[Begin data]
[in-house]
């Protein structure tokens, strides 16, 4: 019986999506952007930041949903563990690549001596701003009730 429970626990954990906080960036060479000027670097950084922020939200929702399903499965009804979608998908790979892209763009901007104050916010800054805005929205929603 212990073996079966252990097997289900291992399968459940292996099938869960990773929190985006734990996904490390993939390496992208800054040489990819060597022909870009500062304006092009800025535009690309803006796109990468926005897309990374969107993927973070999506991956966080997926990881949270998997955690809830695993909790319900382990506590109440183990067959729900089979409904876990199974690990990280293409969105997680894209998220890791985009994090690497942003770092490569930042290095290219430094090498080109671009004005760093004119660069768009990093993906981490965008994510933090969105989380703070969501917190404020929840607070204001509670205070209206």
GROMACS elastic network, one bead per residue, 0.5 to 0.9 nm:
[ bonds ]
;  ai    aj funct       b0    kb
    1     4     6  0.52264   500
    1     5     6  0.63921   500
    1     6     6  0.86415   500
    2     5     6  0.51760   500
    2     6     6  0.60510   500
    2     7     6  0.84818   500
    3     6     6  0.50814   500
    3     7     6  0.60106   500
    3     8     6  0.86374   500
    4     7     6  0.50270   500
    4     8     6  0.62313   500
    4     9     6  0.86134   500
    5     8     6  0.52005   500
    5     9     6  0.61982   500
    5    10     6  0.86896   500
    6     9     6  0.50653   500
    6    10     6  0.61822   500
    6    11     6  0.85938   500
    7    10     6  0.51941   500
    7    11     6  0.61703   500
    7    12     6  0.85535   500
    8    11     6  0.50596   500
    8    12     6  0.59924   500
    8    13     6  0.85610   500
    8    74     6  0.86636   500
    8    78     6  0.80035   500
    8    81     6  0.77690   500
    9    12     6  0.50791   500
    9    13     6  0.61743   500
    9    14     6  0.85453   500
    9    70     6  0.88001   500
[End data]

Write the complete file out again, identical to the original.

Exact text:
[in-house]
């Protein structure tokens, strides 16, 4: 019986999506952007930041949903563990690549001596701003009730 429970626990954990906080960036060479000027670097950084922020939200929702399903499965009804979608998908790979892209763009901007104050916010800054805005929205929603 212990073996079966252990097997289900291992399968459940292996099938869960990773929190985006734990996904490390993939390496992208800054040489990819060597022909870009500062304006092009800025535009690309803006796109990468926005897309990374969107993927973070999506991956966080997926990881949270998997955690809830695993909790319900382990506590109440183990067959729900089979409904876990199974690990990280293409969105997680894209998220890791985009994090690497942003770092490569930042290095290219430094090498080109671009004005760093004119660069768009990093993906981490965008994510933090969105989380703070969501917190404020929840607070204001509670205070209206």
GROMACS elastic network, one bead per residue, 0.5 to 0.9 nm:
[ bonds ]
;  ai    aj funct       b0    kb
    1     4     6  0.52264   500
    1     5     6  0.63921   500
    1     6     6  0.86415   500
    2     5     6  0.51760   500
    2     6     6  0.60510   500
    2     7     6  0.84818   500
    3     6     6  0.50814   500
    3     7     6  0.60106   500
    3     8     6  0.86374   500
    4     7     6  0.50270   500
    4     8     6  0.62313   500
    4     9     6  0.86134   500
    5     8     6  0.52005   500
    5     9     6  0.61982   500
    5    10     6  0.86896   500
    6     9     6  0.50653   500
    6    10     6  0.61822   500
    6    11     6  0.85938   500
    7    10     6  0.51941   500
    7    11     6  0.61703   500
    7    12     6  0.85535   500
    8    11     6  0.50596   500
    8    12     6  0.59924   500
    8    13     6  0.85610   500
    8    74     6  0.86636   500
    8    78     6  0.80035   500
    8    81     6  0.77690   500
    9    12     6  0.50791   500
    9    13     6  0.61743   500
    9    14     6  0.85453   500
    9    70     6  0.88001   500